Mitsubishi Motors Corporation is considering building an assembly plant in Russia and there have been reports in the last day or so that it may do this in partnership with PSA Peugeot-Citroen, for which it is now building Citroen and Peugeot-badged crossover models for sale in Europe.


A Mitsubishi Motors Europe spokesman told just-auto on Friday: “At the moment there are no specific plans for an assembly plant in Russia.


“We are conducting a feasibility study on local assembly there but it is in the very early preliminary stages.”


Earlier on Friday, Russia’s Prime-Tass news agency cited an MMC spokesman as saying the automaker had been in contact with the Russian government regarding its interest in locally producing cars.


Like the MME spokesman, the Japanese spokesman said the study was at a very early stage and MMC currently has no detailed plans for production in Russia.


“We do want to build a plant there, but conditions won’t be so easy” considering various factors such as the costs of launching local production from scratch, MMC reportedly said.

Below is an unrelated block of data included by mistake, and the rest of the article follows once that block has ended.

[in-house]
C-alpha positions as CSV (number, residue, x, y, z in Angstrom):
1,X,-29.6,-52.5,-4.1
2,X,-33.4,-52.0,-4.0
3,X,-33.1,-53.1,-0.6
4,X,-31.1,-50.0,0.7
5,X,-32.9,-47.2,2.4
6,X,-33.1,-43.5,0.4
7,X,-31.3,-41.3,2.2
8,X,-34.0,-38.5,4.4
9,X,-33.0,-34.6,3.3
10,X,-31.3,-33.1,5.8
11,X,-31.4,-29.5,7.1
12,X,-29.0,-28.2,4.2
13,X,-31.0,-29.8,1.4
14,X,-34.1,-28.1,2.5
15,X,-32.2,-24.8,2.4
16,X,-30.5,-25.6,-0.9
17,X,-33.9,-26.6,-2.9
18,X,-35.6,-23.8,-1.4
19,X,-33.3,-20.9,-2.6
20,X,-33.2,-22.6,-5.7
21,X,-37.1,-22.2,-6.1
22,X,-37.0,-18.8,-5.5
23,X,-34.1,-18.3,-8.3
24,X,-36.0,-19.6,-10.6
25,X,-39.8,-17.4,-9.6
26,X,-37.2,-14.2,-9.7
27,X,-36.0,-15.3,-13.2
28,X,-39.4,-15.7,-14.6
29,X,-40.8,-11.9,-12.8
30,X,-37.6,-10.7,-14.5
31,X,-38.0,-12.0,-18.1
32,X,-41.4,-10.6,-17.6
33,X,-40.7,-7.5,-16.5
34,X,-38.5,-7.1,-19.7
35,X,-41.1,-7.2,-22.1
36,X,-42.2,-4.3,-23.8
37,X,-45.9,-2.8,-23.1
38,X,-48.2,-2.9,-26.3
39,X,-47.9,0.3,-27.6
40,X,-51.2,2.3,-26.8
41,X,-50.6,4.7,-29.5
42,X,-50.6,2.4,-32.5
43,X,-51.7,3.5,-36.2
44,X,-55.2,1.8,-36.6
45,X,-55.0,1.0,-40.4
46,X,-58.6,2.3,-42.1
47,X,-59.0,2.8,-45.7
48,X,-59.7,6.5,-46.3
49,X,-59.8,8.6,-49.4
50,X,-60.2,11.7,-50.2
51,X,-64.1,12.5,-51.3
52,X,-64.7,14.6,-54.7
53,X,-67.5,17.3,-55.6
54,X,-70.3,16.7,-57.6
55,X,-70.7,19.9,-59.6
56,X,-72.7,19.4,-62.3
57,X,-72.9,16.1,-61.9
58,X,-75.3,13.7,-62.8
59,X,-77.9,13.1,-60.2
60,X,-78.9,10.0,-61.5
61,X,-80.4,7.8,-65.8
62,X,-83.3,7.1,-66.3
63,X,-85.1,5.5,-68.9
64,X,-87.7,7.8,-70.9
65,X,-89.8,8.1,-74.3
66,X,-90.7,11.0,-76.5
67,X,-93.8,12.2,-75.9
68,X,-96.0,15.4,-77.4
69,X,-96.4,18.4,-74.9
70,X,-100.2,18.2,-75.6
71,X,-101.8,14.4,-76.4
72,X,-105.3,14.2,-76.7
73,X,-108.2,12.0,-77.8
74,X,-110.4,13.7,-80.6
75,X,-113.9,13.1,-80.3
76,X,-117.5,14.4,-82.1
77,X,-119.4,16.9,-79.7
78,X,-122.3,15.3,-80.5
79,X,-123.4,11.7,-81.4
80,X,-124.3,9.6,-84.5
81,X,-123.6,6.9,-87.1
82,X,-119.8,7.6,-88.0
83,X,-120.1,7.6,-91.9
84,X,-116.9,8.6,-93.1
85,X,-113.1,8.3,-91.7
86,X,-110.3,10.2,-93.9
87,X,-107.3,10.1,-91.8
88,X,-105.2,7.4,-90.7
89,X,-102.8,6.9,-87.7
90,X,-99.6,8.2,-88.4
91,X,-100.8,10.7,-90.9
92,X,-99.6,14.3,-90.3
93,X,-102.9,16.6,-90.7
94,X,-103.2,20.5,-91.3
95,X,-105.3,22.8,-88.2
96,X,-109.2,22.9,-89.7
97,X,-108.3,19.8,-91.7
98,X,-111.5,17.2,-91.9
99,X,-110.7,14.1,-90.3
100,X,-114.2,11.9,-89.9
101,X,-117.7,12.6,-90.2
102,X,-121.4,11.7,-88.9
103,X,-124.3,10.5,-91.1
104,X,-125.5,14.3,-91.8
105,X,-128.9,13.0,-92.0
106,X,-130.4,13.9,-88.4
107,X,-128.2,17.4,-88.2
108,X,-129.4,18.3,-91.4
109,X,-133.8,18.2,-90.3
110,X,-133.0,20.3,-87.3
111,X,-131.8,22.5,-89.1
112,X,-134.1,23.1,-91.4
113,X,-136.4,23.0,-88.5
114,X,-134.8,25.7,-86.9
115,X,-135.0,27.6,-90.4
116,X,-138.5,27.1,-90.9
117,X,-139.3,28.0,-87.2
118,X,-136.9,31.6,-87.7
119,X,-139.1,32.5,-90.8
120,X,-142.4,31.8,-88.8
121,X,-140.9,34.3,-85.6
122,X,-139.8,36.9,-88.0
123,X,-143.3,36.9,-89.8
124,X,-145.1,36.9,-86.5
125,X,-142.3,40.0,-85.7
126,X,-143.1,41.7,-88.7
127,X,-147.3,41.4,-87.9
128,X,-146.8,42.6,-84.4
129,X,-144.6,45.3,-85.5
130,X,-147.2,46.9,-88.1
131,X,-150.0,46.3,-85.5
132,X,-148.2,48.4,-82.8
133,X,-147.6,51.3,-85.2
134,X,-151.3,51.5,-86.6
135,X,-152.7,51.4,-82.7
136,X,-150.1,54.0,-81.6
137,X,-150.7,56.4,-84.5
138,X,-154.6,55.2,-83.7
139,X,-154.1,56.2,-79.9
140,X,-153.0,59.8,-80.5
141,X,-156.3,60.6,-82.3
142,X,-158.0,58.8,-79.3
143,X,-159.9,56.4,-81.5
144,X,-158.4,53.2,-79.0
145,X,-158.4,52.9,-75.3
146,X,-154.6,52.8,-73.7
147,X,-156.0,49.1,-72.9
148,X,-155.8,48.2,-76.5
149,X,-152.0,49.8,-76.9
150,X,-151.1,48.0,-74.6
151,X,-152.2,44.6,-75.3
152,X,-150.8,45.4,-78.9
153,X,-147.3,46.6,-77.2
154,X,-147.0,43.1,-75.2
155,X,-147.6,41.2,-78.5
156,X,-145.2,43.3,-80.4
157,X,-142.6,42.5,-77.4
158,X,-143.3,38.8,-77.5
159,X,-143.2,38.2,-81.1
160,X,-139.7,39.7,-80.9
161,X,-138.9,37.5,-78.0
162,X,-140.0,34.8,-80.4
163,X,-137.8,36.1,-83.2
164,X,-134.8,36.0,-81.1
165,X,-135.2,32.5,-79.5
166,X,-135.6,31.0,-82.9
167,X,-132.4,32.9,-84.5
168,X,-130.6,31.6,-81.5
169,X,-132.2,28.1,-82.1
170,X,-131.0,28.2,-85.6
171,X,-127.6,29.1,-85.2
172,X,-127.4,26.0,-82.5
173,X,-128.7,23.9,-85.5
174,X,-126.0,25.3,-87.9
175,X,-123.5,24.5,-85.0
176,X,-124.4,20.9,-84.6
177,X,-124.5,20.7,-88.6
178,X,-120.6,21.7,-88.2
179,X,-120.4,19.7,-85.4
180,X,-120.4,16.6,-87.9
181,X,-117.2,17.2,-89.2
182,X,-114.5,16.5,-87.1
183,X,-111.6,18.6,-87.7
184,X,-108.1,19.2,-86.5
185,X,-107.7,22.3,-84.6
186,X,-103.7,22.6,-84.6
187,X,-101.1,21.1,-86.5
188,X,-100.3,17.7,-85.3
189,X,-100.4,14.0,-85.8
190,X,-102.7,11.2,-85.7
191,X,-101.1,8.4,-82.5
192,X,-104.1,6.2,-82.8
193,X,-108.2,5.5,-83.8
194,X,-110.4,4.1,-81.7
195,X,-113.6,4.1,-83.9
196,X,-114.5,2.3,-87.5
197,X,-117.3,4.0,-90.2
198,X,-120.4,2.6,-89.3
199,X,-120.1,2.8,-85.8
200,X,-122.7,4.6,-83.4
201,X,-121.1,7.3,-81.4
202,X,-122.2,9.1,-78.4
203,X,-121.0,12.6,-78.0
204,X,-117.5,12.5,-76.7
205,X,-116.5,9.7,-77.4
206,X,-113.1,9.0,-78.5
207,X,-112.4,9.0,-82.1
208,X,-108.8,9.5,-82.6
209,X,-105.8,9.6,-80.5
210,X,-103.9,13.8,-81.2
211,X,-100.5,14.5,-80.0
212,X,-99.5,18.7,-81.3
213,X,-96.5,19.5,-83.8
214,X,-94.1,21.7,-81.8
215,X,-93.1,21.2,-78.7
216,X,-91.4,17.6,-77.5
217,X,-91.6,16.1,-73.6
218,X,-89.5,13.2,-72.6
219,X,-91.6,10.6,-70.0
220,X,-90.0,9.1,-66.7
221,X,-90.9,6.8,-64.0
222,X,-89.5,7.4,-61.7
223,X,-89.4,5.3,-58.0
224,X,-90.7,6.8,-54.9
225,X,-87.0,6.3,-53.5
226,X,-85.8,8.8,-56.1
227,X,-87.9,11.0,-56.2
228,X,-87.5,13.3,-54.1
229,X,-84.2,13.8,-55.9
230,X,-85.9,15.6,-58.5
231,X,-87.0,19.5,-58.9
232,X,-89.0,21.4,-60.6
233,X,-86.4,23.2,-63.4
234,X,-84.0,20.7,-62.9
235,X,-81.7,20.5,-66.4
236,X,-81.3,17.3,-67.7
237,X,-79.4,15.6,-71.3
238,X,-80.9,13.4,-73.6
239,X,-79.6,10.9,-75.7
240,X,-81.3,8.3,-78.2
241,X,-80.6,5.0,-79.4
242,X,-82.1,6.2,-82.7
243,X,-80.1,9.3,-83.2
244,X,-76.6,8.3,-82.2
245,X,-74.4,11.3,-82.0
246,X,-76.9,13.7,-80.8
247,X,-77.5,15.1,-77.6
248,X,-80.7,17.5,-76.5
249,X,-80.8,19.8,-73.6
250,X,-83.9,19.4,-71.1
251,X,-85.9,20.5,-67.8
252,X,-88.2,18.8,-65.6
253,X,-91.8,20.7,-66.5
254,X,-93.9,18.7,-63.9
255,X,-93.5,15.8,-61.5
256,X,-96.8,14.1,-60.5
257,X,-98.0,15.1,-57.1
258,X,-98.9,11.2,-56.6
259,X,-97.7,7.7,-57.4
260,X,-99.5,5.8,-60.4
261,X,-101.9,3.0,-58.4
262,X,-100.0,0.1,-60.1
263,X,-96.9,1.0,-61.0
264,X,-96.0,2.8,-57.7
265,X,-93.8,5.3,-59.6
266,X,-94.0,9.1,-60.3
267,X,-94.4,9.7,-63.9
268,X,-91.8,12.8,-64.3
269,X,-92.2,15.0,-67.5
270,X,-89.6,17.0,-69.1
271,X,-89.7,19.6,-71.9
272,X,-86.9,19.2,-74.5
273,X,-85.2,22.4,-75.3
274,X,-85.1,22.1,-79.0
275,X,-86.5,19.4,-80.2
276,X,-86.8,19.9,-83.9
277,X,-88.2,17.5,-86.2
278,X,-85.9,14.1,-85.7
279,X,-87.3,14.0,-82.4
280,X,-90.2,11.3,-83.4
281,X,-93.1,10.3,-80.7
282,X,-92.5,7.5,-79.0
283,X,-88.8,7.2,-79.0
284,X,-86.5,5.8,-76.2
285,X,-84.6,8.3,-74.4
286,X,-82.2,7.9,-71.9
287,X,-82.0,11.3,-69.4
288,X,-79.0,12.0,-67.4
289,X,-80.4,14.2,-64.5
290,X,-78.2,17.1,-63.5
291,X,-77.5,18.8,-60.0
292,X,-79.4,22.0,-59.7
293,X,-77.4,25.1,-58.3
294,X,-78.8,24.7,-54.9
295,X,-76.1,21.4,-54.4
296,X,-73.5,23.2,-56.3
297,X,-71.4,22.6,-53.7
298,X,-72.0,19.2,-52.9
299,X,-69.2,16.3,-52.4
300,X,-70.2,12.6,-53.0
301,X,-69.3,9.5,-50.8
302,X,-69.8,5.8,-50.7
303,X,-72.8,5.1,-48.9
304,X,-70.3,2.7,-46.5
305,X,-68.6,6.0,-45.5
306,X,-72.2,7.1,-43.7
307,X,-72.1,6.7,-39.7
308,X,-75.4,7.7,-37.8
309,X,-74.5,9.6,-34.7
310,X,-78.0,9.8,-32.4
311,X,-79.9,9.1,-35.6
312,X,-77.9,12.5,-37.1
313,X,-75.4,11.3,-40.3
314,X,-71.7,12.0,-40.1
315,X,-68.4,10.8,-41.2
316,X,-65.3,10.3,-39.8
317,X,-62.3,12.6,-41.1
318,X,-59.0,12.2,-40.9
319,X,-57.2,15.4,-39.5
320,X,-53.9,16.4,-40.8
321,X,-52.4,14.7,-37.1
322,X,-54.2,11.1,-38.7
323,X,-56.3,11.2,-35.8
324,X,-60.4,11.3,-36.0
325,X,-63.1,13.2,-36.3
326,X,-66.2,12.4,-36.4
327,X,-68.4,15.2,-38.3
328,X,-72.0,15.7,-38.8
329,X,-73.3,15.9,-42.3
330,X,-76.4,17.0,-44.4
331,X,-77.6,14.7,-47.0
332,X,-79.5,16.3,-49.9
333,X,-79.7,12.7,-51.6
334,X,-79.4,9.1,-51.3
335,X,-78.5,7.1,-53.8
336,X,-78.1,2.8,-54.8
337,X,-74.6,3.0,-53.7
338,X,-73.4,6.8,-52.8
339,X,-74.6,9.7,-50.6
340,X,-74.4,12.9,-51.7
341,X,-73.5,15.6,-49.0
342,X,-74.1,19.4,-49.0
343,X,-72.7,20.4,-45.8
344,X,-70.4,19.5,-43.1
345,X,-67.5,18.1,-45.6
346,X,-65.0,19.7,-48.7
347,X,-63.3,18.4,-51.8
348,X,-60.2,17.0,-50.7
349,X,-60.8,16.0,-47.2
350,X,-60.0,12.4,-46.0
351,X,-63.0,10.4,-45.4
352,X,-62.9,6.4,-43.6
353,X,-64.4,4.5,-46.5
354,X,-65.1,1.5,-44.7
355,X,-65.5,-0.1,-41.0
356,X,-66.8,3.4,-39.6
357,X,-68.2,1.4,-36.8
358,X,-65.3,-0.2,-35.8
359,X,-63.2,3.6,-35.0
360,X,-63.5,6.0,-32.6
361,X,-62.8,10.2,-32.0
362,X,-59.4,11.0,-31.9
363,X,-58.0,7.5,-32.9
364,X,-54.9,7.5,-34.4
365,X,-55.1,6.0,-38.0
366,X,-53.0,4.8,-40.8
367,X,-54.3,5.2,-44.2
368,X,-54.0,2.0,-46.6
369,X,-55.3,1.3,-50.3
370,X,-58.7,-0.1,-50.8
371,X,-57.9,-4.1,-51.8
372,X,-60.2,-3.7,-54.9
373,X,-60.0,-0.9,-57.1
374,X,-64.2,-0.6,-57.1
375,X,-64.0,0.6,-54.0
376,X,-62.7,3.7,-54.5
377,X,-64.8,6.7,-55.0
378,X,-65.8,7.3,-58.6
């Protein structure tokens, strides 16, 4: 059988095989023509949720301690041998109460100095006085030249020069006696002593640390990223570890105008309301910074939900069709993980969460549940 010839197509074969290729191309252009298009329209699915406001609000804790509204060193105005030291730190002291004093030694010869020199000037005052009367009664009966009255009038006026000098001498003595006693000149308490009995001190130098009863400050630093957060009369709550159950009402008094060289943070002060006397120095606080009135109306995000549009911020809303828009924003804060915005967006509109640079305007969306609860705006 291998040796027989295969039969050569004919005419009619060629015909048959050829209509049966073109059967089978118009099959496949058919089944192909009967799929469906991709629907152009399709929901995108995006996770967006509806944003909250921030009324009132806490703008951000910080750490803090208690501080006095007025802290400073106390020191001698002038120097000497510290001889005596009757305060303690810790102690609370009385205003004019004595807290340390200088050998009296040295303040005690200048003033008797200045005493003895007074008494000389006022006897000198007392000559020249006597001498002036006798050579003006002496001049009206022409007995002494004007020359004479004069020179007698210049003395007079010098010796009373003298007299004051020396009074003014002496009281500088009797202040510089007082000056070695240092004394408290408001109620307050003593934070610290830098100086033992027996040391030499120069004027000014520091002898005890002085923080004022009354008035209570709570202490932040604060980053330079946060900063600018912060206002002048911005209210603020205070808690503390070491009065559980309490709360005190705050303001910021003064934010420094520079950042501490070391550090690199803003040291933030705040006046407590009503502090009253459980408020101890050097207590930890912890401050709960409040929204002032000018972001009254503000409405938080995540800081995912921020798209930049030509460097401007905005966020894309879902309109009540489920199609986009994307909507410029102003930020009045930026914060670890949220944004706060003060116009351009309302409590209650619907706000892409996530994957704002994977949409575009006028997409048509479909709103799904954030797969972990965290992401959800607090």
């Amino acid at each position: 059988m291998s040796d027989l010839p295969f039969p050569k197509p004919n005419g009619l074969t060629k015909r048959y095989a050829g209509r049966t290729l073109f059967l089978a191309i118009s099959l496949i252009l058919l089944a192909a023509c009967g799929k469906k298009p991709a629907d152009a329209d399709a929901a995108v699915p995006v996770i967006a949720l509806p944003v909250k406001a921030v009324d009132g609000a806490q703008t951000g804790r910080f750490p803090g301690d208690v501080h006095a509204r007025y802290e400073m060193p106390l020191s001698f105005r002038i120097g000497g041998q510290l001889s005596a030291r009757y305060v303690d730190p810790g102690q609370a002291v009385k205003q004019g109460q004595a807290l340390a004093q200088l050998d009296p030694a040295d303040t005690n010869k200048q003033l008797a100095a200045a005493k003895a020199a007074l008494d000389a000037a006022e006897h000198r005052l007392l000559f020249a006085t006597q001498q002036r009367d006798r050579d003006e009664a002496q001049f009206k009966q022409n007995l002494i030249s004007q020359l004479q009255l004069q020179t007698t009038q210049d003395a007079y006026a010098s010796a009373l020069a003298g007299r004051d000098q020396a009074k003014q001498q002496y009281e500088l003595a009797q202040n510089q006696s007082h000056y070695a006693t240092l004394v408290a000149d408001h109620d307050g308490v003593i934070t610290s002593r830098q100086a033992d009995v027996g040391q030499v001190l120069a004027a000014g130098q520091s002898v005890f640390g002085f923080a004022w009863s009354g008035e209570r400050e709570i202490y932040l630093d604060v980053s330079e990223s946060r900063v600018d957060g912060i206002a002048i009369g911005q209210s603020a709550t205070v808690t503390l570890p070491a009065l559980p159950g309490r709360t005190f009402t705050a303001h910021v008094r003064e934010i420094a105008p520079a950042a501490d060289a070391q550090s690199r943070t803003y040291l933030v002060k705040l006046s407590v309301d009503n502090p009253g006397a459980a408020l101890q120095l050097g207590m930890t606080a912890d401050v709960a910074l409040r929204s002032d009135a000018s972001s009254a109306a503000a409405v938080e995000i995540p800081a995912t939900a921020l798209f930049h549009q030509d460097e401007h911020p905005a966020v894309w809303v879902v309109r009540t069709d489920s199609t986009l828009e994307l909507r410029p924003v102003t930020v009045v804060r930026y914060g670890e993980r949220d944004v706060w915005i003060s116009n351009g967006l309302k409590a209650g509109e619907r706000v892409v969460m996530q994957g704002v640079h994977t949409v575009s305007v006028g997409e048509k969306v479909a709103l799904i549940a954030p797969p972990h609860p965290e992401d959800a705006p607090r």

The company is preparing for the possibility of manufacturing cars in Russia but isn’t close to setting an investment amount, selecting a plant site or deciding whether it will need a partner, the spokesman told Prime-Tass.


The Nikkei business daily said on Friday that MMC and PSA were considering building a JPY50bn ($US415m) factory in the suburbs of Saint Petersburg with an annual output capacity of 200,000 vehicles. The plant would build the new Lancer launched this week at Detroit (the previous generation is a top-selling fully-imported car in Russia).


MMC hopes to establish a local manufacturing base without having to make a massive investment, the Nikkei said, adding that, at the end of last year, Mitsubishi signed a memorandum of understanding with the Russian government detailing its plans to enter the local market.


Huge costs and the unpredictable nature of policymaking in Russia, had led the company to conclude was too risky a venture to go it alone, the Nikkei added.


Such details in the newspaper report were speculative, the MMC spokesman told Prime-Tass.


Mitsubishi Motors currently exports cars built in Japan and the US to the Russian market.


Toyota is starting production in Russia this year, and Nissan Motor is also building an assembly plant there.


US-based rival Ford is well established with a thriving and expanding Focus plant near St Petersburg (Toyota chose a site close by for its Camry plant) and GM has local joint ventures building Chevrolet-brand vehicles elsewhere in the country.


According to Nikkei, new car sales in Russia reached 1.8m units in 2005, a 50% increase in only five years. Mitsubishi shipped 57,000 cars to the Russia that year, nearly tripling the figure in two years.